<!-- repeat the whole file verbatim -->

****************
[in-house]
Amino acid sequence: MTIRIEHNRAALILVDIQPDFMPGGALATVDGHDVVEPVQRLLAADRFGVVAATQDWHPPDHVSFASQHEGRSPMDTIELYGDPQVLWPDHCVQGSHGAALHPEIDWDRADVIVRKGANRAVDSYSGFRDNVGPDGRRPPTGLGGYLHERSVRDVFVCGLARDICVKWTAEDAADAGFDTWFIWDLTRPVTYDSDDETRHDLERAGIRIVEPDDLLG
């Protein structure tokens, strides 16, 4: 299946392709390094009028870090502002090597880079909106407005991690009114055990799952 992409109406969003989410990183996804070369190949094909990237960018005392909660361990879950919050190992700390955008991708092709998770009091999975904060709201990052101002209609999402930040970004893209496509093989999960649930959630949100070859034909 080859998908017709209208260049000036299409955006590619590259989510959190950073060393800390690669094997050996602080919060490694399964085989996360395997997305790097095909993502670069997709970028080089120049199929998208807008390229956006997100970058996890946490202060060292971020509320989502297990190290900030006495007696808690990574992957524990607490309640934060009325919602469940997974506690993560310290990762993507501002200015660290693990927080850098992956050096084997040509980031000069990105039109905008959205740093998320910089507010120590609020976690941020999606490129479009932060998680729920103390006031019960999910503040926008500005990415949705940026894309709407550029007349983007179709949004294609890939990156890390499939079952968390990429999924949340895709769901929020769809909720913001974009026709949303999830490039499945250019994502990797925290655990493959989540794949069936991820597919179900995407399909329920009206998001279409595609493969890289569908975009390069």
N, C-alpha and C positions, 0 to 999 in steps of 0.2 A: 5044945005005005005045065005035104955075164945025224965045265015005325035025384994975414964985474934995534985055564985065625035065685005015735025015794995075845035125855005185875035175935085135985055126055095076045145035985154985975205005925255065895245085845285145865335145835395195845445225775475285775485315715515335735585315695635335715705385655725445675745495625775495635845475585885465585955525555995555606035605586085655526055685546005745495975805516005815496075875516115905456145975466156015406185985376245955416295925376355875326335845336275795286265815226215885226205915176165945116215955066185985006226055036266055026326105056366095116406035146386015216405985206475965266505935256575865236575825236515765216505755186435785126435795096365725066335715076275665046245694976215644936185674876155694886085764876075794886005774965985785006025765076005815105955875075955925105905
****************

[in-house]
Amino acid sequence: MTIRIEHNRAALILVDIQPDFMPGGALATVDGHDVVEPVQRLLAADRFGVVAATQDWHPPDHVSFASQHEGRSPMDTIELYGDPQVLWPDHCVQGSHGAALHPEIDWDRADVIVRKGANRAVDSYSGFRDNVGPDGRRPPTGLGGYLHERSVRDVFVCGLARDICVKWTAEDAADAGFDTWFIWDLTRPVTYDSDDETRHDLERAGIRIVEPDDLLG
């Protein structure tokens, strides 16, 4: 299946392709390094009028870090502002090597880079909106407005991690009114055990799952 992409109406969003989410990183996804070369190949094909990237960018005392909660361990879950919050190992700390955008991708092709998770009091999975904060709201990052101002209609999402930040970004893209496509093989999960649930959630949100070859034909 080859998908017709209208260049000036299409955006590619590259989510959190950073060393800390690669094997050996602080919060490694399964085989996360395997997305790097095909993502670069997709970028080089120049199929998208807008390229956006997100970058996890946490202060060292971020509320989502297990190290900030006495007696808690990574992957524990607490309640934060009325919602469940997974506690993560310290990762993507501002200015660290693990927080850098992956050096084997040509980031000069990105039109905008959205740093998320910089507010120590609020976690941020999606490129479009932060998680729920103390006031019960999910503040926008500005990415949705940026894309709407550029007349983007179709949004294609890939990156890390499939079952968390990429999924949340895709769901929020769809909720913001974009026709949303999830490039499945250019994502990797925290655990493959989540794949069936991820597919179900995407399909329920009206998001279409595609493969890289569908975009390069």
N, C-alpha and C positions, 0 to 999 in steps of 0.2 A: 5044945005005005005045065005035104955075164945025224965045265015005325035025384994975414964985474934995534985055564985065625035065685005015735025015794995075845035125855005185875035175935085135985055126055095076045145035985154985975205005925255065895245085845285145865335145835395195845445225775475285775485315715515335735585315695635335715705385655725445675745495625775495635845475585885465585955525555995555606035605586085655526055685546005745495975805516005815496075875516115905456145975466156015406185985376245955416295925376355875326335845336275795286265815226215885226205915176165945116215955066185985006226055036266055026326105056366095116406035146386015216405985206475965266505935256575865236575825236515765216505755186435785126435795096365725066335715076275665046245694976215644936185674876155694886085764876075794886005774965985785006025765076005815105955875075955925105905